1. A. artemisiaefo'lia, L. (Hog-weed.) Stem erect, 1-3 feet high, branching, hairy. Leaves twice-pinnatifid, the lobes linear, paler beneath. - Waste places everywhere, but not so common northward.
2. A. trif'ida, L., (Great Ragweed) is found in low grounds in the south-west of Ontario; also at Montreal and Ottawa. Stem stouter than No. 1, 2-4 feet high. Leaves opposite, deeply 3-lobed, the lobes oval-lanceolate and serrate.
Cav. F. Hookeria'na, Nutt. Low and diffuse, hairy. Leaves bipinnatifid, at least the lower ones. - N.W.
L. Tansy. 1. T. vulga're, L. (Common Tansy.) A very strong-scented herb, 2-4 feet high, smooth. Leaves twice-pinnate, the lobes serrate, as are also the wings of the petiole. Heads densely corymbed. Var. cpispum, DC, is easily distinguished by its crisper and more incised leaves. - Old gardens and roadsides near dwellings.
2. T. Huronen'se, Nutt. Hairy when young. Heads usually few, and much larger than in T. vulgare. Pistillate flowers flattened, instead of terete as in T. vulgare. - River-margins, Atl. Prov.
1. A. Canadensis, Michx. Stem smooth or sometimes hoary with silky down, erect, usually brownish. Lower leaves twice-pinnatifid, the lobes linear. - Shores of the Great Lakes.
2. A. caudata, Michx., has the lobes of the dissected leaves filiform, and the heads small, in a wand-like long panicle. Disk-flowers perfect but sterile; marginal florets fertile. - Atl. Prov. and N.W.
3. A. dracunculoi'des, Pursh. Glabrous or slightly hoary. Stems 2-4 feet high, branching. Leaves mostly entire, linear, sometimes 3-cleft. Heads very numerous, in a compound panicle. - N.W. plains.
4. A. glau'ca, Pall. A smaller plant than the last, of stricter aspect. Leaves linear to oblong-lanceolate. - N.W. plains.
5. A. vulga'ris, L. (Common Mug wort.) Stem tall, and branching above. Leaves green and smooth above, white-woolly beneath, pinnatifid, the lobes linear-lanceolate. Heads small, erect, in panicles. Flowers purplish. - Old fields near dwellings.
6. A. Ludovicia'na, Nutt. White-woolly throughout. Leaves lanceolate, the upper entire, the lower lobed or toothed, the upper surface sometimes green and smoothish. Heads small, mostly sessile in narrow panicles. -- N.W.
Var. gnaphalo'des, Torr, and Gr., has the leaves serrate at the tips. - N.W.
7. A. bien'nis, Willd. Glabrous; stem strict, 1-3 feet high. Leaves once- or twice-pinnately parted, the lobes linear, acute. Heads in very short axillary spikes or clusters, crowded in a narrow leafy panicle. Florets ail fertile. - N.W., and spreading through the Eastern Provinces.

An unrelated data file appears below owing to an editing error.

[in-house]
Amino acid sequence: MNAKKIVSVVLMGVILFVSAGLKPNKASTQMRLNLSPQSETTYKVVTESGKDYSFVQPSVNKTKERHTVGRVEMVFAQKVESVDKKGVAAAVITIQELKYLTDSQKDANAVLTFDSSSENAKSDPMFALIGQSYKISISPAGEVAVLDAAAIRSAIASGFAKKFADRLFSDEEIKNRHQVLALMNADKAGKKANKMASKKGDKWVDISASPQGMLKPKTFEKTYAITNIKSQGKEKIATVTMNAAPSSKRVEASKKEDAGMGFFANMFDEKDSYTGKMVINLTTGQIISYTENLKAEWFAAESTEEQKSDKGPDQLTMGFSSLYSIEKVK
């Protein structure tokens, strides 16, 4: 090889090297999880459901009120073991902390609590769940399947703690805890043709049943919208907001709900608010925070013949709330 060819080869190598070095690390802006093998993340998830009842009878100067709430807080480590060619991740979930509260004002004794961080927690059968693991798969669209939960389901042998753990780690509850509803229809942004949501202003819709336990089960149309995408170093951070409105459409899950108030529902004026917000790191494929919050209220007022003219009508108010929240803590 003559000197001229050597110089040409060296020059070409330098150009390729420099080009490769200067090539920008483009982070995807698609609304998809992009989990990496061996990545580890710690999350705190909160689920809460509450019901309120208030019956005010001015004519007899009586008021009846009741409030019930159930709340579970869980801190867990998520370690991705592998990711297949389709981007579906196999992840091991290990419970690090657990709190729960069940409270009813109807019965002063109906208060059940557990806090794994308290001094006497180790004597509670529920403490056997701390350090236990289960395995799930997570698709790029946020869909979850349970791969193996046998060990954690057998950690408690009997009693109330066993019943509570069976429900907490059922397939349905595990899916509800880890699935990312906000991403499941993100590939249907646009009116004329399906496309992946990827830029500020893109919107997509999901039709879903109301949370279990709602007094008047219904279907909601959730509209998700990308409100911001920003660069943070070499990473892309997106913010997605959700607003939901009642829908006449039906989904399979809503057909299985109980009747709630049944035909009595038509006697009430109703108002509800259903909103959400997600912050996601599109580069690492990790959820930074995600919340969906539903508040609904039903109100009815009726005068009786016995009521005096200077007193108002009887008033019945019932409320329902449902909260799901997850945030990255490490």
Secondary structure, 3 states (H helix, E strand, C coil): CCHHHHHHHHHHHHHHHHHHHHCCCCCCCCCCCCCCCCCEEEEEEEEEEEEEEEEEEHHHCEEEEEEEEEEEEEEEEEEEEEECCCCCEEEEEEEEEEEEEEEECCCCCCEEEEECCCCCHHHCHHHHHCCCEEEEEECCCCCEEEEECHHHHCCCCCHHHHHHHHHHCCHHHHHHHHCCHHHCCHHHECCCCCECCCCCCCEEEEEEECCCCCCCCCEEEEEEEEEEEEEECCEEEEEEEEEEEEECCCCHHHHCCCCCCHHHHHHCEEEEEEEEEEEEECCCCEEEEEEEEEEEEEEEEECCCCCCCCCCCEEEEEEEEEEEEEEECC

8. A. Absinthium, L. (Common Wormwood.) Somewhat shrubby. Whole plant silky hoary. Stem angular, branched, the branches with drooping extremities. Leaves 2-3-pinnately divided, the lobes lanceolate. Heads nodding. - Escaped from gardens in some places.
9. A. frig'ida, Willd. (Pasture Sage-brush.) A low plant, growing in tufts, white-silky. Leaves dissected into narrowly linear divisions. Heads globose, in racemes. N.W.
10. A. ca'na, Pursh. (Sage-brush.) Slightly shrubby, 1-2 feet high, much branched, silvery-hoary. Leaves narrow, tapering to both ends, small, mostly entire. Heads clustered in a leafy narrow panicle, few-flowered. - N. W. plains.
E. hieracifo'lia, Raf. Stem tall, grooved. Leaves sessile, lanceolate, cut-toothed, upper ones clasping. Common in places recently over-run by fire.
1. G. decur'rens, Ives. (Everlasting.) Stem erect, 2 feet high, clammy-pubescent, white-woolly on the branches. Heads corymbed. Leaves linear-lanceolate, partly clasping, decurrent. - Fields and hillsides.
2. G. polyceph'alum, Michx. (Common Everlasting.) Stem erect, 1-2 feet high, white-woolly. Heads corymbed. Leaves lanceolate, tapering at the base, not decurrent. - Old pastures and woods.
3. G. uligino'sum, L. (Low Cudweed.) Stem spreading, 3-6 inches high, white-woolly. Leaves linear. Heads small in crowded terminal clusters subtended by leaves. - Low grounds.
4. G. sylvat'icum, L. - Erect, usually 9-12 inches high. Leaves linear. Heads axillary, nearly sessile, forming an erect leafy spike. Scales obtuse with a brown bar across each near the top. - Atl. Prov.
1. A. margarita'cea, R. Brown. (Anaphalis margari-tacea, Benth. and Hook., in Macoun's Catalogue.) (Pearly Everlasting.) Stem in clusters, downy. Leaves linear-lanceolate, taper-pointed, sessile. Scales of the involucre pearly-white. Heads in corymbs. - Along fences and in open woods.
2. A. plantagrinifo'lia, Hook. (Plantain-leaved E.) Stem scape-like, 4-6 inches high. Radical leaves spathulate or obovate; stem-leaves few, linear. Heads small, in a crowded corymb. Involucre white or purplish. - Old pas. tures and woods.
1. L cylindra'cea, Michx. Stem wand-like, 6-18 inches high. Leaves linear, rigid, generally 1-nerved. Heads few, cylindrical. Scales with abruptly mucronate tips. Pappus plumose. - Sandy fields and thickets.
2. L. spicata, Willd. Stem stout and rigid, 2-5 feet high, very leafy. Leaves linear, erect, the lowest 3-5-nerved. Heads crowded in a long spike. Scales obtuse. Pappus not obviously plumose. - Low grounds, south-western Ontario.
3. L. scario'sa, "Willd. Heads many-flowered, large, few or many. Pappus not obviously plumose. Stem 2-5 feet high, stout, pubescent or hoary. Leaves lanceolate. Scales of the involucre obovate or spathulate, often with coloured tips or edges. - S, W. Ontario, and rather common N.W.
4. L. punctata, Hook. Heads 4-6-flowered, usually many in a dense spike. Pappus plumose.. Stem 10-30 inches high, stout. Scales of the involucre acuminate. Leaves narrowly linear. - N.W.